Chapter 18-19 - Chapter 18: integrated Marketing...

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Chapter 18: integrated Marketing Communications and Direct marketing. How do marketers fight the game console wars? With integrated marketing communications! Sony’s integrated campaign features a variety of components including television ads on broadcast and cable networks; print ads in monthly, weekly, and daily publications; online advertising on gaming, sports, and lifestyle websites; and billboard and bus shelter ads in metropolitan areas. This also includes interactive elements at its playbeyond.com, 14,000 kiosks at retailers, and a huge truck called the “PlayStation Experience” that stops at concerts to let visitors play the Sony system and games on location. Sony is trying to communicate a message that the PS3 is “an experience ‘beyond’ games, harnessing the power of imagination”. Microsoft’s message for the Xbox 360 is “jump In” and move to the next generation of gaming. Nintendo is positioning its Wii as a gaming system for the entire family. Some of the innovative ideas include Sony putting in Talladega Nights: The Ballad of Rick Bobby in 500,000 PS3 boxes. Wii: people singing songs posted on youtube.com Promotion represents the fourth element in the marketing mix. The promotional element consists of communication tools, including advertising, personal selling, sales promotion, public relations, and direct marketing. Combination of one or more of these communication tools is called the Promotional mix. All of these tools can be used to: (1) inform prospective buyers about the benefits of the product, (2) persuade them to try it, and (3) remind them later about the benefits they enjoyed by using the product. Today all promotional activities- advertising, personal selling, sales promotion, public relations, and direct marketing – to provide a consistent message across all audiences ( integrated marketing communications (IMC)). L01: The communication process - Communication is the process of conveying a message to others and it requires six elements: a source, a message, a channel of communication, a receiver, and the processes of encoding and decoding. o The source: may be a company or person who has information to convey. o Message: information sent by a source, such as a description of a new cellular telephone. o Channel of communication: the message is conveyed by a sales person, advertising media, or public relations tools. o Receivers: consumers who read, hear, or see the message. o Encoding and decoding: Encoding: process of having the sender transform an idea into a set of symbols. Decoding: is the reverse, or the process of having the receiver take a set of symbols, the message, and transform the symbols back to an idea. o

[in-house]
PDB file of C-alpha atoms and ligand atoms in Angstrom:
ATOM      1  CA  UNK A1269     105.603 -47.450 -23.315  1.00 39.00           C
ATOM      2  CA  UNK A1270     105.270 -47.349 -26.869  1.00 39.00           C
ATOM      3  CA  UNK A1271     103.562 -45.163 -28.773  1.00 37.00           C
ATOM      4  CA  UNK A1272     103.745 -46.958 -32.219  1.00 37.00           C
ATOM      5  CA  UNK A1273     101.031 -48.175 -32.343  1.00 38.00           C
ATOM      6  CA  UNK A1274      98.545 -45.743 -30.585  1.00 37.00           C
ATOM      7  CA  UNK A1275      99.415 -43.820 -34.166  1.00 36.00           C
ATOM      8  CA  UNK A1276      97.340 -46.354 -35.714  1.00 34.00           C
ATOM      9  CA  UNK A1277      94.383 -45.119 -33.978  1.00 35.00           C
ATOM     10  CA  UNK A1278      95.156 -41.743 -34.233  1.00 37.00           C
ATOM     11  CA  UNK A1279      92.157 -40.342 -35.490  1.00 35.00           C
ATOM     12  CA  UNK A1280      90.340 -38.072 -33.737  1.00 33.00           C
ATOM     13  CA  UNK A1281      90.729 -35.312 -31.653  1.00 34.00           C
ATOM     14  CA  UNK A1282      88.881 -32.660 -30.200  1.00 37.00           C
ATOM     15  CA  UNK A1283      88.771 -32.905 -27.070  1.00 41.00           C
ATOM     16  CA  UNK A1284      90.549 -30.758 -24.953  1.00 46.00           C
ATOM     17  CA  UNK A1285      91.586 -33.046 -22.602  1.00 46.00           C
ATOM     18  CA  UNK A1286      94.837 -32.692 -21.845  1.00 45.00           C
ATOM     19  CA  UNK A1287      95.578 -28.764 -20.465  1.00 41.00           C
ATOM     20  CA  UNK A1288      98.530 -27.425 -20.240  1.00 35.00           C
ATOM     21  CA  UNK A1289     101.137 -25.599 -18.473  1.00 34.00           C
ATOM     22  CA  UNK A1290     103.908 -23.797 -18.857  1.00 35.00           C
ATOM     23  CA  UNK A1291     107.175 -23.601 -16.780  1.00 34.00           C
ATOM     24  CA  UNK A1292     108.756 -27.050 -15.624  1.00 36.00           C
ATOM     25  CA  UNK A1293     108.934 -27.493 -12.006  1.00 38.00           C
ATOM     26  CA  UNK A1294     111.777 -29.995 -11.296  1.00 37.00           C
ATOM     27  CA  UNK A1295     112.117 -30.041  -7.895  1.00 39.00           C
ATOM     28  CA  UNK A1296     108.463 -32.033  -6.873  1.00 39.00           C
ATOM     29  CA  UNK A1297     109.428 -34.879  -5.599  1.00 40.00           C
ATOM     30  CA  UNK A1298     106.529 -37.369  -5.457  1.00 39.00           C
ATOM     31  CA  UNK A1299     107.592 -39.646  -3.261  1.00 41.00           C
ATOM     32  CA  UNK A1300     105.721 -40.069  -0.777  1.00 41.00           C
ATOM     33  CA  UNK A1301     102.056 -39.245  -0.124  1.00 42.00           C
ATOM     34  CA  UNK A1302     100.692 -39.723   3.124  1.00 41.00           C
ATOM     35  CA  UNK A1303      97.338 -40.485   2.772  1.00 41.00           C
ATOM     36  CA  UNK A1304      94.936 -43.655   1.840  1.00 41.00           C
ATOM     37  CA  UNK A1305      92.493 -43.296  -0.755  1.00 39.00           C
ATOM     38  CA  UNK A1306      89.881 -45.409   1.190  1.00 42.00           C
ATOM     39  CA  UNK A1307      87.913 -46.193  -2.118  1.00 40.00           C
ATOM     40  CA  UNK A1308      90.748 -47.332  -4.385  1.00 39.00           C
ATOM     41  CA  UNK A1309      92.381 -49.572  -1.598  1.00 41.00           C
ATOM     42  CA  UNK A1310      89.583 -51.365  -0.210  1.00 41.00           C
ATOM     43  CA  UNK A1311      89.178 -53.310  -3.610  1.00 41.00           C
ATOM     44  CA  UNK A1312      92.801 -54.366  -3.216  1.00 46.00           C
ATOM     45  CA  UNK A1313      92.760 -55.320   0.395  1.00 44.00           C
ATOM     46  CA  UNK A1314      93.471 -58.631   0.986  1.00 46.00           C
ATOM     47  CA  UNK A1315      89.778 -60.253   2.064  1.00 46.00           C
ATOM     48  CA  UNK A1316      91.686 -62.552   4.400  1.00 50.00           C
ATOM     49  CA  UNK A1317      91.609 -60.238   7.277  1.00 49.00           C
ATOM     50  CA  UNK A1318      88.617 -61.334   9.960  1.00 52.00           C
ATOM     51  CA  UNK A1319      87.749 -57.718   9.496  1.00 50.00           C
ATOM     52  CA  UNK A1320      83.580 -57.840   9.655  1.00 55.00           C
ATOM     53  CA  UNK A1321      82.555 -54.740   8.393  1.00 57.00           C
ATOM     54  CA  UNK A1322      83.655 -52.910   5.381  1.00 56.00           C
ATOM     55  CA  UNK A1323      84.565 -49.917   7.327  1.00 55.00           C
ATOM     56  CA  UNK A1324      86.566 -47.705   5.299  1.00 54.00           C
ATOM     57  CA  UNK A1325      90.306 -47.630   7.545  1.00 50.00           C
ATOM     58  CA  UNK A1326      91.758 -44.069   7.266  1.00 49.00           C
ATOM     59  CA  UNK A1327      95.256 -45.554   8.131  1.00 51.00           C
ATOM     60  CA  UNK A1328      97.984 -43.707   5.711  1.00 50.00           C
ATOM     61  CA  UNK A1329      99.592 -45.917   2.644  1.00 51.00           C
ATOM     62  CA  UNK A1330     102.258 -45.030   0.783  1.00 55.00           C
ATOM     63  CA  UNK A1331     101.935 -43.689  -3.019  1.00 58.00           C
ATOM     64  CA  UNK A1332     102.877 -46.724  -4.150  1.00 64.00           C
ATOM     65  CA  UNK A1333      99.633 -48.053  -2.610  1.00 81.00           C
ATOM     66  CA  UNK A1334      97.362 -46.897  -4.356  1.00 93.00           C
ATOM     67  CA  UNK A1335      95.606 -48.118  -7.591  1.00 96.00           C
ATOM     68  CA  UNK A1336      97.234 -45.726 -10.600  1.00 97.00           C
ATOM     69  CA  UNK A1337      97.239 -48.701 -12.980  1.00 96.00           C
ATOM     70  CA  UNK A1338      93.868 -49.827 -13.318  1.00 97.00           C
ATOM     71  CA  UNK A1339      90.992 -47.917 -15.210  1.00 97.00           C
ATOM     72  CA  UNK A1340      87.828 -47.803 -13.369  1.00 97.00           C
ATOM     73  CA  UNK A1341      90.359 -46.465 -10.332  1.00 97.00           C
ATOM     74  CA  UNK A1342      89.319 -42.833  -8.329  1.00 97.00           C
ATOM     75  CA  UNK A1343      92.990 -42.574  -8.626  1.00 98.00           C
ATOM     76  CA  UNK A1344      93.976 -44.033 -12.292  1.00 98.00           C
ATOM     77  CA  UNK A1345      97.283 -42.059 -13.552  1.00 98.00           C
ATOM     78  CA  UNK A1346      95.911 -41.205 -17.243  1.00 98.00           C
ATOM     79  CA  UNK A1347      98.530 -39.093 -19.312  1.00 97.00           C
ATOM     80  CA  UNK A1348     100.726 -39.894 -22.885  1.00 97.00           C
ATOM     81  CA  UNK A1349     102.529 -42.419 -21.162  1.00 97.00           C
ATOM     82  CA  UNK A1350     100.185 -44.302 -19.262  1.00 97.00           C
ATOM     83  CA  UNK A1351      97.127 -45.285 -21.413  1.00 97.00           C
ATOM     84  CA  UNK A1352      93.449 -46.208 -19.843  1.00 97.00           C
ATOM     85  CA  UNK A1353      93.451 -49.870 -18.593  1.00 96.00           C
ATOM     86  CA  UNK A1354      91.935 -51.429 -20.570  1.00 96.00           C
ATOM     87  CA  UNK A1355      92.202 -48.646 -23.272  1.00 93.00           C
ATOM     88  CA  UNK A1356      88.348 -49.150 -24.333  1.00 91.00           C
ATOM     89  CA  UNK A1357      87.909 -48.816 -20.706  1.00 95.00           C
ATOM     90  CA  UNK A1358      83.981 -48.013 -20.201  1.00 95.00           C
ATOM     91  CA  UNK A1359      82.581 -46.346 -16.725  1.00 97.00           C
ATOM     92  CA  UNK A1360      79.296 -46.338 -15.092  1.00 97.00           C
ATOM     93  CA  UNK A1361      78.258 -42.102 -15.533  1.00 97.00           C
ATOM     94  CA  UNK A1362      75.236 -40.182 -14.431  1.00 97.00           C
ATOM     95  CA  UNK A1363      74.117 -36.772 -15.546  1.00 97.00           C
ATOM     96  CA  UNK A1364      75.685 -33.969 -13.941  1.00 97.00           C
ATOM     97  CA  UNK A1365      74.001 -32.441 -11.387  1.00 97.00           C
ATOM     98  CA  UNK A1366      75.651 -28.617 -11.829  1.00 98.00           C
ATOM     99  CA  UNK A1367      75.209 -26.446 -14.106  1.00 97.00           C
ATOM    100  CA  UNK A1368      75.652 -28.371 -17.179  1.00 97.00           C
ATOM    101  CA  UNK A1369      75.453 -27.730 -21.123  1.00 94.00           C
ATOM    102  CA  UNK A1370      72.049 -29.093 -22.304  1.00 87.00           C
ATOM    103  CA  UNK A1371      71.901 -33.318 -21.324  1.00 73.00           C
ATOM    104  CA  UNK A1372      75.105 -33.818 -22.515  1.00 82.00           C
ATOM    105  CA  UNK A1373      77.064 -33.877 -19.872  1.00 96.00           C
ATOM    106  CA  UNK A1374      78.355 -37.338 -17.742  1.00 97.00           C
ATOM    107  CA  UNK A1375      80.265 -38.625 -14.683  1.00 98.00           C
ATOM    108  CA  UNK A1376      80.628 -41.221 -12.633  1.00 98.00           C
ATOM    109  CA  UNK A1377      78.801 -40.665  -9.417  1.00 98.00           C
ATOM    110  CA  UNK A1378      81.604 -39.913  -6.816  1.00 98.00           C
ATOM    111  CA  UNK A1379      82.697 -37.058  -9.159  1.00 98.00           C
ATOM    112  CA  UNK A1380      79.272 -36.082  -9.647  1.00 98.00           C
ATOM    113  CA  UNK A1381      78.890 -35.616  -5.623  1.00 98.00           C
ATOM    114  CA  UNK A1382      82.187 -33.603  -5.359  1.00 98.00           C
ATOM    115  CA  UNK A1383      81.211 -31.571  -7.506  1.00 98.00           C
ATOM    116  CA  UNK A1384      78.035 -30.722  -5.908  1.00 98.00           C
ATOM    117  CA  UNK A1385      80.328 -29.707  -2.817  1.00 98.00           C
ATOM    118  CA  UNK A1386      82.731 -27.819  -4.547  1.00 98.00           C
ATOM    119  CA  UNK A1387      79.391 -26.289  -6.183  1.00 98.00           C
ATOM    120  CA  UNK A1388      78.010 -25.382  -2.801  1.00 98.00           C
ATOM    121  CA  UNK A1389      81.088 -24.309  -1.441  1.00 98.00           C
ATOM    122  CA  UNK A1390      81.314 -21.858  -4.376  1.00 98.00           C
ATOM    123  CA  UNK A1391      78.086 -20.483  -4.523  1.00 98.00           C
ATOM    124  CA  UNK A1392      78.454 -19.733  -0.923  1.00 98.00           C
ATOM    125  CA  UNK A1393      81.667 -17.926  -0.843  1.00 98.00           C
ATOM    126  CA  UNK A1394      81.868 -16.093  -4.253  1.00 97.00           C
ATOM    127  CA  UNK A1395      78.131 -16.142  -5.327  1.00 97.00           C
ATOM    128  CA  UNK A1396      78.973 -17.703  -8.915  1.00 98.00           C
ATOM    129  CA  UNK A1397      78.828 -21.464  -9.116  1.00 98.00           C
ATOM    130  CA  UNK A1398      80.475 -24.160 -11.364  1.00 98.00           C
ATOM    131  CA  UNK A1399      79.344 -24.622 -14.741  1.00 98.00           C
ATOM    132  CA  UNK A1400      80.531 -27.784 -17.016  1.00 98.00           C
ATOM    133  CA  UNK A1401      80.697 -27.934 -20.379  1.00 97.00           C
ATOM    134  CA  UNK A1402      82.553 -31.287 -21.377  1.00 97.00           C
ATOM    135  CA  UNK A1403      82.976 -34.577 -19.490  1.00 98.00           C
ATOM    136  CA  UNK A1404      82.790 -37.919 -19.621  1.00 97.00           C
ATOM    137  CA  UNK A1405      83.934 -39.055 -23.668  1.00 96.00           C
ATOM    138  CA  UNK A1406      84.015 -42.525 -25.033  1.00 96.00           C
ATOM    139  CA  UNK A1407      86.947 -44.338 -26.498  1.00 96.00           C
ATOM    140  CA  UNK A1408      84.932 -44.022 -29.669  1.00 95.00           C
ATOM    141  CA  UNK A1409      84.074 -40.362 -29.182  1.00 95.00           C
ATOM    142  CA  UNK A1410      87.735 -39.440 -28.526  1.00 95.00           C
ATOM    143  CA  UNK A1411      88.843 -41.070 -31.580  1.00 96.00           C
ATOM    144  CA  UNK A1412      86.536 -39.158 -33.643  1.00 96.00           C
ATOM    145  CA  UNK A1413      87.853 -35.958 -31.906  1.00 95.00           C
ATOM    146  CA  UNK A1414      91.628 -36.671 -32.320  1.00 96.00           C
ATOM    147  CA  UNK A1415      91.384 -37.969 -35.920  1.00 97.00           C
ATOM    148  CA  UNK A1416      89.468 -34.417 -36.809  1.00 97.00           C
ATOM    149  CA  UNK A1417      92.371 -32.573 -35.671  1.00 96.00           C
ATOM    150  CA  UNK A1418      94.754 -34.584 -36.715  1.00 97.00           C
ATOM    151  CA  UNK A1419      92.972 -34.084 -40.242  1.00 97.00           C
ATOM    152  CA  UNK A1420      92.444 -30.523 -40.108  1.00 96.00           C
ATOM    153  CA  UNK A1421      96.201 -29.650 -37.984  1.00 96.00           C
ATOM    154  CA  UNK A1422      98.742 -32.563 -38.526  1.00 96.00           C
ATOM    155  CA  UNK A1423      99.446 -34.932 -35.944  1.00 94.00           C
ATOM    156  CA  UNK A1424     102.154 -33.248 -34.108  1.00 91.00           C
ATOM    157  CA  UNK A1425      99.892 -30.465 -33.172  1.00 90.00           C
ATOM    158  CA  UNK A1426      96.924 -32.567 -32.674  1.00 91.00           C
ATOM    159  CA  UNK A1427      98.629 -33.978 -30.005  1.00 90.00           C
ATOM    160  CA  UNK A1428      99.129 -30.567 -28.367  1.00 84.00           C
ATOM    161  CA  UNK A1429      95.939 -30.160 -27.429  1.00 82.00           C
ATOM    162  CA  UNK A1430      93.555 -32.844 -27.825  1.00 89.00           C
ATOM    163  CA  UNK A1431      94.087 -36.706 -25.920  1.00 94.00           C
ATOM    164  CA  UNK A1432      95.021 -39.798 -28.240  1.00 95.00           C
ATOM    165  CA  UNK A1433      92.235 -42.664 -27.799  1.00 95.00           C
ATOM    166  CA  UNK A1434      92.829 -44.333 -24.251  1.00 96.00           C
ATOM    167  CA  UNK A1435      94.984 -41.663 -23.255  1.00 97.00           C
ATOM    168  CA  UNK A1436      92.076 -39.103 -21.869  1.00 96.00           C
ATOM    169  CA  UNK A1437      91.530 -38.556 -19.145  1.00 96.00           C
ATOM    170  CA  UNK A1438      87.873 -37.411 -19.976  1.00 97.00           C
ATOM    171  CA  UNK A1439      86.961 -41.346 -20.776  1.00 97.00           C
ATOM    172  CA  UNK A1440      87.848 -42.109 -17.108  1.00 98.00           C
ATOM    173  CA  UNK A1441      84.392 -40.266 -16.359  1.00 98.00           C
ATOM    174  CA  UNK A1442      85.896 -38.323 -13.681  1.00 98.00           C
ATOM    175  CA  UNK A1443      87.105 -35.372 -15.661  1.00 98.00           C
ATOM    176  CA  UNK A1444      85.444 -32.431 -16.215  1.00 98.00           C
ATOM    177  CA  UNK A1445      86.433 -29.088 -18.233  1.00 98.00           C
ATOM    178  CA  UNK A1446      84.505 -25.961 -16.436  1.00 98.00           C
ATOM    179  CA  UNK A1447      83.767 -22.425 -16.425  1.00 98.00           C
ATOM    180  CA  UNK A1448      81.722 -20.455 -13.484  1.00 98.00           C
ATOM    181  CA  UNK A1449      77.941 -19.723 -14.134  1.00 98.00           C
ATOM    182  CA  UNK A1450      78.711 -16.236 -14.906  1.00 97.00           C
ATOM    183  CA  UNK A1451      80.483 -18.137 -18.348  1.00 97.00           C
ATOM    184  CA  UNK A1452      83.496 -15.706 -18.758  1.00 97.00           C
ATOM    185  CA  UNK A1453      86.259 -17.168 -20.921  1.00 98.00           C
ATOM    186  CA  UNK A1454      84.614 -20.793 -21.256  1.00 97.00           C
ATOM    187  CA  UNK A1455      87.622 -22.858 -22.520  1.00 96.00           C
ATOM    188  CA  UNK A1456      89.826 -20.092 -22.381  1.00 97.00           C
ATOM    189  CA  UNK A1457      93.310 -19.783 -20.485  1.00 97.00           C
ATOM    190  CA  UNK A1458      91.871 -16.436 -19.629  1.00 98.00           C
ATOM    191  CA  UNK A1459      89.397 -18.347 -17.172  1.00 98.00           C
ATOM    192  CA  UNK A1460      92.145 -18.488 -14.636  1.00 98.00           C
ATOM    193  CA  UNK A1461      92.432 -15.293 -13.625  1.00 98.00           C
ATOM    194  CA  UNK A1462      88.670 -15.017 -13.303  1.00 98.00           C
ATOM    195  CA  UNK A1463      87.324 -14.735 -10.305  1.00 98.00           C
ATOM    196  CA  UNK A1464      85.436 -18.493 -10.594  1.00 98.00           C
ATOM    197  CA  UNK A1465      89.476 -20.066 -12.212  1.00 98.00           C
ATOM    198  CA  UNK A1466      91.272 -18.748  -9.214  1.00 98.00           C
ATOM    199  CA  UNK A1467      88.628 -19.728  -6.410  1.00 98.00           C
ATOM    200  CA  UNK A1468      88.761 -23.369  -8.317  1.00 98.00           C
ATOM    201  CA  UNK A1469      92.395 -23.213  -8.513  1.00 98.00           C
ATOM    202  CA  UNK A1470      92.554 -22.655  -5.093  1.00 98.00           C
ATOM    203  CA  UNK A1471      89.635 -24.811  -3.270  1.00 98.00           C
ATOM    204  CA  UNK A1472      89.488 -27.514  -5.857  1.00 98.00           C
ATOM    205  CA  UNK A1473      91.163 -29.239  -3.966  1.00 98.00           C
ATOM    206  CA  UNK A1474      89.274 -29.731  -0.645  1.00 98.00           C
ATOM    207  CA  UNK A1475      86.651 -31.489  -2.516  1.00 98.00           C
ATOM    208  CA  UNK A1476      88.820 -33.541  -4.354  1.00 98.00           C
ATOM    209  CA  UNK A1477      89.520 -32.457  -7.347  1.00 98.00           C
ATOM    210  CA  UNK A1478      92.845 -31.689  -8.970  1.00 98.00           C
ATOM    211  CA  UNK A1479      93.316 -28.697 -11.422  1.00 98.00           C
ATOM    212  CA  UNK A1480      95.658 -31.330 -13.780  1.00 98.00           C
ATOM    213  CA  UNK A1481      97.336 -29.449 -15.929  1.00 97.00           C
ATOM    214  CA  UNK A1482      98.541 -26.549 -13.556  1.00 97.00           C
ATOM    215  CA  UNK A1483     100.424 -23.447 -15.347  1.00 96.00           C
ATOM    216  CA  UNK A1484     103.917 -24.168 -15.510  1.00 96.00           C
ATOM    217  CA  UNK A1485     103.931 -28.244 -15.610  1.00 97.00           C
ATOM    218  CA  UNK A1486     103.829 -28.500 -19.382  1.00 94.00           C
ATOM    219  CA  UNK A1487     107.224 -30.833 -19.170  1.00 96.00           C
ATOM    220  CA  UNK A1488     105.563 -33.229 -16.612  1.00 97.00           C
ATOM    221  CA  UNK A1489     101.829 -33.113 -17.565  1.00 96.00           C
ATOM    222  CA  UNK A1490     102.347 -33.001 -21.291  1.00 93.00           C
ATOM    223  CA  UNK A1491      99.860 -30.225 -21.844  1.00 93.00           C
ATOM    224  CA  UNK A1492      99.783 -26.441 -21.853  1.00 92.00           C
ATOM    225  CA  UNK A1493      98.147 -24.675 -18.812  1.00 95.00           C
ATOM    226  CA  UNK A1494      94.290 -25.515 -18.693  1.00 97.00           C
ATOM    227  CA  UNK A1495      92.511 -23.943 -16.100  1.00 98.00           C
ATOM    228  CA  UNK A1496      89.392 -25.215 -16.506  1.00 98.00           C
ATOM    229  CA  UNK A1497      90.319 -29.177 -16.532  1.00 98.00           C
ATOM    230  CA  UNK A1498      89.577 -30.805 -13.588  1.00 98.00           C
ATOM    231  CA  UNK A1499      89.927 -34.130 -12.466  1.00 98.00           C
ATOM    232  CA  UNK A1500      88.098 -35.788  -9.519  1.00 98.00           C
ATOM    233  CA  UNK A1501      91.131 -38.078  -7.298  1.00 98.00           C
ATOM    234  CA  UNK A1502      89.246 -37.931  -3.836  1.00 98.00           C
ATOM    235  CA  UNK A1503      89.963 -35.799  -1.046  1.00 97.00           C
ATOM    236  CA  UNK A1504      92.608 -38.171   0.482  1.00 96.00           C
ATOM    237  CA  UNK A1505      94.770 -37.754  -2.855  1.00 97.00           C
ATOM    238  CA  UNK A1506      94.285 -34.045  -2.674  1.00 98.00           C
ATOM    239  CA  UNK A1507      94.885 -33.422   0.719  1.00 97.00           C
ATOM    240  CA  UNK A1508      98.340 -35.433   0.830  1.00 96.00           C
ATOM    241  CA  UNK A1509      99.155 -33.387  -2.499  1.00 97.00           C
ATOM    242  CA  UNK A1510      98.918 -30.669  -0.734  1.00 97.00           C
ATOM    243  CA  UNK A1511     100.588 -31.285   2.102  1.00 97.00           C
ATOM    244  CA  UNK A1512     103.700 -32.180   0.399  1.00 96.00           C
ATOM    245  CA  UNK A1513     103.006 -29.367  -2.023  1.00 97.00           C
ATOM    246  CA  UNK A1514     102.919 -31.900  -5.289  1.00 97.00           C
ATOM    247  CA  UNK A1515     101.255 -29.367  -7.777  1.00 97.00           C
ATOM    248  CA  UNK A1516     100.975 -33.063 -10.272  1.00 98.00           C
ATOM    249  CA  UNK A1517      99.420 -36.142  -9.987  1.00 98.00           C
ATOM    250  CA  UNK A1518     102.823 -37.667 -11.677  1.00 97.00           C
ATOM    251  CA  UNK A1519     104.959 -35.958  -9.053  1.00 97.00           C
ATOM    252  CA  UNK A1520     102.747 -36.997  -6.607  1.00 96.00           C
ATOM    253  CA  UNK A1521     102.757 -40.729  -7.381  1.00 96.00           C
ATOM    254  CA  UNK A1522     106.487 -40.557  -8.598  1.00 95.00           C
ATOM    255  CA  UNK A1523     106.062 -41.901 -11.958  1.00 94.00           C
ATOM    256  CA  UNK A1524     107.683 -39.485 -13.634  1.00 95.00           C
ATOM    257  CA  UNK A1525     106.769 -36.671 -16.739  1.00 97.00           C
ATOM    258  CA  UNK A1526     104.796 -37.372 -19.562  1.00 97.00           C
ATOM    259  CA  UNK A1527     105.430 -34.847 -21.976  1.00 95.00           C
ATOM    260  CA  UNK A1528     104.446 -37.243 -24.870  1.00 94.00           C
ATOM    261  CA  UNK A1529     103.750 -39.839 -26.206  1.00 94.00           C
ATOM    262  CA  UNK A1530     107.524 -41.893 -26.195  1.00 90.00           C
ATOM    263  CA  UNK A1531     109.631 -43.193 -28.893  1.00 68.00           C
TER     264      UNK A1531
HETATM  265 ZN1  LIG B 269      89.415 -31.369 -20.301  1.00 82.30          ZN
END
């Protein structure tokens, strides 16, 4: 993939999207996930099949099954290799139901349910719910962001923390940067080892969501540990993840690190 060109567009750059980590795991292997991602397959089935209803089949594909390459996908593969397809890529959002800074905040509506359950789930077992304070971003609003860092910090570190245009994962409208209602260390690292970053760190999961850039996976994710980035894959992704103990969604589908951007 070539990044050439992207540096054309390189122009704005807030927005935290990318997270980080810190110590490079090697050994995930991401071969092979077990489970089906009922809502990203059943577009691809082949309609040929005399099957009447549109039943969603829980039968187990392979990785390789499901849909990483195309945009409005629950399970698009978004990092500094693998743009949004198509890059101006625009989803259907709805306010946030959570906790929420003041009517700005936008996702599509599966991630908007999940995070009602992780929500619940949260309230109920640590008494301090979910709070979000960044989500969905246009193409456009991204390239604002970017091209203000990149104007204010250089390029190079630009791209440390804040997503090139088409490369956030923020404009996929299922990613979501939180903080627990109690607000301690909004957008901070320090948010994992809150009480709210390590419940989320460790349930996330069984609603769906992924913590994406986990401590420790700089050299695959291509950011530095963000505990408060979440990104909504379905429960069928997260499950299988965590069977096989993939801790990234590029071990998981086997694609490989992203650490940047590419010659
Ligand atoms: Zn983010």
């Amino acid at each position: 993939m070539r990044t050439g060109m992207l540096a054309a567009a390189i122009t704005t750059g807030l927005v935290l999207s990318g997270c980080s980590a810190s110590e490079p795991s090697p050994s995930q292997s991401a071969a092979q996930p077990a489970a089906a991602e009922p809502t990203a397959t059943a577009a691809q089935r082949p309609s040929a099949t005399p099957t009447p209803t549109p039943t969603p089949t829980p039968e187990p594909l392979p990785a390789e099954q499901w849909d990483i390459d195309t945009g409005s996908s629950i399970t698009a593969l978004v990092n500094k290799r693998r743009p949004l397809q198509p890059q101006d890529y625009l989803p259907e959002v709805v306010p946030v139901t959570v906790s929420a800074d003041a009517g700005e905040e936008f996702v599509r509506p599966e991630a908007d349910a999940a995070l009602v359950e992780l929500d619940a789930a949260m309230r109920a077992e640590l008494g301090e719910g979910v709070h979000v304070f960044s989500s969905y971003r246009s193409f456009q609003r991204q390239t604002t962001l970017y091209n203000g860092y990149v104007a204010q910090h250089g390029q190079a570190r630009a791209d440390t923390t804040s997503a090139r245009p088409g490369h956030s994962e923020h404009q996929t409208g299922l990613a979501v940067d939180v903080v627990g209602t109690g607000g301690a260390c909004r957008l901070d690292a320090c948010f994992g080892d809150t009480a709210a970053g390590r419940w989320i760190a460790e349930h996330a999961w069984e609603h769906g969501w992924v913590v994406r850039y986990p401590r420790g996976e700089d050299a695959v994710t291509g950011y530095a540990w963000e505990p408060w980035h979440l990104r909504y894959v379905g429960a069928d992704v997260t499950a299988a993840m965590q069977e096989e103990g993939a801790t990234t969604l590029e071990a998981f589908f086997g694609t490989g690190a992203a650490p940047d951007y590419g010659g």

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Chapter 18-19 - Chapter 18: integrated Marketing...

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